The R9 270X Gaming 2G ITX offers the same great features as its standard-size sibling, in a much smaller form factor.
Once thought of as a niche category, the mini-ITX form factor is becoming mainstream. To cater to the rising interest from system builders, vendors like MSI, Gigabyte, Asus and others have launched product lines that target this segment.
Design and hardware
The R9 270X Gaming 2G ITX is a diminutive version of a standard R9 270X, measuring only 170mm in length, which is almost 50mm shorter than AMD’s reference cards. The dual-slot design card features a RADAX fan, which is a hybrid solution that combines axial blades with radial fins.
MSI mentions that the fan can reduce temperatures by up to 30 percent, but in reality, the number is closer to 10 percent, which is still great, considering that one of main issues with mini-ITX cards is effective heat dissipation. The R9 270X Gaming 2G ITX has no such issues.
As for the heatsink, MSI has used the same one it has featured in the mini-ITX variant of the GTX 760, which sits right beneath the RADAX fan. The aluminium heatsink covers most of the PCB, and is connected to a contact plate which is attached to copper heatpipes. MSI’s design also sees a metal plate that covers the back of the PCB, which the vendor says aids in lowering temperatures.
The card comes with an 8-pin power header and a TDP of 180 Watts and a Crossfire connector, which allows system builders to link two cards.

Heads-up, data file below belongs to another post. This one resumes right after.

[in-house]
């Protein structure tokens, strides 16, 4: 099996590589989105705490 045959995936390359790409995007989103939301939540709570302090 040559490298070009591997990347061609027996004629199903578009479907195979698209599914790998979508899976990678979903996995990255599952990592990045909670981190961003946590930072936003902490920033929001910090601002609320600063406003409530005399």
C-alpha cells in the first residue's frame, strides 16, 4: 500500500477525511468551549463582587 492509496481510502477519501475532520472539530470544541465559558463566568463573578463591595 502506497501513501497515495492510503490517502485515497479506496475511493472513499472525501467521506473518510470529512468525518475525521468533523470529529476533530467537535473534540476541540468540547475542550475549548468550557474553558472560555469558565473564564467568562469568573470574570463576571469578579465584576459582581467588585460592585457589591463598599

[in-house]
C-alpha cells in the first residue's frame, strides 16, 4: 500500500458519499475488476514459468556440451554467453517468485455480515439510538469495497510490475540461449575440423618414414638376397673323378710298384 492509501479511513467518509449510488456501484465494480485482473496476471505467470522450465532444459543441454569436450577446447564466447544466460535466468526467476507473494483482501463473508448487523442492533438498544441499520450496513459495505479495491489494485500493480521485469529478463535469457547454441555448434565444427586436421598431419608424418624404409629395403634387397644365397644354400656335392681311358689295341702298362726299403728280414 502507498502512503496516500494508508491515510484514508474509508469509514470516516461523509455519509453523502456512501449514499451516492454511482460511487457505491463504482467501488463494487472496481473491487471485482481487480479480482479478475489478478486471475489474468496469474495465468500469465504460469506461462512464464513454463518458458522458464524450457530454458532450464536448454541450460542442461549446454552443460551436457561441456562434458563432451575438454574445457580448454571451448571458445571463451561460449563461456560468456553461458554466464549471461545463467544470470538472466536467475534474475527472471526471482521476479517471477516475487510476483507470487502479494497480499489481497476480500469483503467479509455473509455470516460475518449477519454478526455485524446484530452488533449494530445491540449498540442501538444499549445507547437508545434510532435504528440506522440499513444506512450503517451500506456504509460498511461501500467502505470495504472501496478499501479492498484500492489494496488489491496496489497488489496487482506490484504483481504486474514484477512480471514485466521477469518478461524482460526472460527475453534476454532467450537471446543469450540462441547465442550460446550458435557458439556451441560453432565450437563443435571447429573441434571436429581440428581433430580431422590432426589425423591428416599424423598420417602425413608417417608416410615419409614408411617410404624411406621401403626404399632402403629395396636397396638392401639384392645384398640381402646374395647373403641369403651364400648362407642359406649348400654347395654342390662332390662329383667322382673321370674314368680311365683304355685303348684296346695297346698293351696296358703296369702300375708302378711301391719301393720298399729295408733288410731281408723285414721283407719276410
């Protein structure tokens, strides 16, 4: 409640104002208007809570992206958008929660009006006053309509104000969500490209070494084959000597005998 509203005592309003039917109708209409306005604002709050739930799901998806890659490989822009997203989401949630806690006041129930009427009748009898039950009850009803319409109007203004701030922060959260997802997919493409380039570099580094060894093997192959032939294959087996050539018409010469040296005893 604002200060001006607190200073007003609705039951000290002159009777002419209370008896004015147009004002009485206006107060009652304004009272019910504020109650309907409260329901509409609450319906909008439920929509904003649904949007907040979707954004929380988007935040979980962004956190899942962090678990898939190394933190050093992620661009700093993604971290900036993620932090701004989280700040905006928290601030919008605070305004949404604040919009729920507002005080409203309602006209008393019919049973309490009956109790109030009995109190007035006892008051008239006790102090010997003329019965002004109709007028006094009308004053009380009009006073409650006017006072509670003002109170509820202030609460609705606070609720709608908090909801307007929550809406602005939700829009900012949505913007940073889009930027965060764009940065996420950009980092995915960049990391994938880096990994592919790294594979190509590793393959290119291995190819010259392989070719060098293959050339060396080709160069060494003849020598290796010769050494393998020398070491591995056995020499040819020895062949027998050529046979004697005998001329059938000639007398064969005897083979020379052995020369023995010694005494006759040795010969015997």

The R9 270X Gaming 2G ITX features a 28nm Pitcairn (Curacao XT) based GPU along with 2 GB GDDR5 video memory which ticks at 5.6 Gbps on a 256-bit wide memory bus interface. The core frequency is at 1,030 MHZ with a boost frequency of 1,080 MHz, which is slightly higher than the 1,050 MHz seen on the reference design. The outputs on the card include a Dual-Link DVI, HDMI, and two Mini-DisplayPort.
Thanks to the overclocked frequencies, the R9 270X Gaming 2G ITX outdoes other cards in this segment like the GTX 660, GTX 750 Ti, the standard R9 270X and an R7 265.
In benchmarking tools like 3D Mark, the card managed to achieve a score of 5,715. Boosting the clocks to 1,080 MHz allowed us to see a score of 3,215 in the 3D Mark Fire Strike Extreme test, whereas on the core clock we managed to see a score of 2,860.
Gaming performance of the card is stellar considering it costs under $200, as you can see below from the benchmarks.
As for power consumption, the R9 270X Gaming 2G ITX was drawing around 43 W when idle, and around 180 W when running a game like Battlefield 4 full-tilt. Temperature of the card was at 23 – 25⁰ C with no load on the card, and even when gaming, the card did not exceed 70⁰ C. Noise levels were at 33 to 38 Decibels.
If you’re primarily interested in full-HD gaming, the R9 270X Gaming 2G ITX is a great choice as it offers tremendous value for money.